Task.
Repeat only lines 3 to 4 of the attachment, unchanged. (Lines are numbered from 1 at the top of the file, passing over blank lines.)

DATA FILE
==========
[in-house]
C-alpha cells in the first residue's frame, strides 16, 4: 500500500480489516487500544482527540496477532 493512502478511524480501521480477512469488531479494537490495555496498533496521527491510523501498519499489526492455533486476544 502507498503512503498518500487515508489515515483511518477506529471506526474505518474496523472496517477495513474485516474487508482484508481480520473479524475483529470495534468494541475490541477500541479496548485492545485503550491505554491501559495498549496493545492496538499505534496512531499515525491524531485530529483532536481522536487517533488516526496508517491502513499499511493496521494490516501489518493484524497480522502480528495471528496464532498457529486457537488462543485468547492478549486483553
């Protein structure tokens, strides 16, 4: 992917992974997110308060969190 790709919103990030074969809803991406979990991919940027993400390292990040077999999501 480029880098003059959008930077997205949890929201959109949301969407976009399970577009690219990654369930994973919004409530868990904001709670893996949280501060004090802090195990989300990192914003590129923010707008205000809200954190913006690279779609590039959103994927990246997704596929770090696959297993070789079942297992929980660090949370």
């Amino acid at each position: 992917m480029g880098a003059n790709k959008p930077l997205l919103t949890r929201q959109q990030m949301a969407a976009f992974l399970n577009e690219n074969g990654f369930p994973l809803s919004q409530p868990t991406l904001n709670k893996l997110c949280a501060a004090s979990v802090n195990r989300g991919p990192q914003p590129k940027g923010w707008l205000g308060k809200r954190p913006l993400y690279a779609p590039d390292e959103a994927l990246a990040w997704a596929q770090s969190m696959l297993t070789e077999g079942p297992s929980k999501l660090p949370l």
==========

């Protein structure tokens, strides 16, 4: 992917992974997110308060969190 790709919103990030074969809803991406979990991919940027993400390292990040077999999501 480029880098003059959008930077997205949890929201959109949301969407976009399970577009690219990654369930994973919004409530868990904001709670893996949280501060004090802090195990989300990192914003590129923010707008205000809200954190913006690279779609590039959103994927990246997704596929770090696959297993070789079942297992929980660090949370």
């Amino acid at each position: 992917m480029g880098a003059n790709k959008p930077l997205l919103t949890r929201q959109q990030m949301a969407a976009f992974l399970n577009e690219n074969g990654f369930p994973l809803s919004q409530p868990t991406l904001n709670k893996l997110c949280a501060a004090s979990v802090n195990r989300g991919p990192q914003p590129k940027g923010w707008l205000g308060k809200r954190p913006l993400y690279a779609p590039d390292e959103a994927l990246a990040w997704a596929q770090s969190m696959l297993t070789e077999g079942p297992s929980k999501l660090p949370l």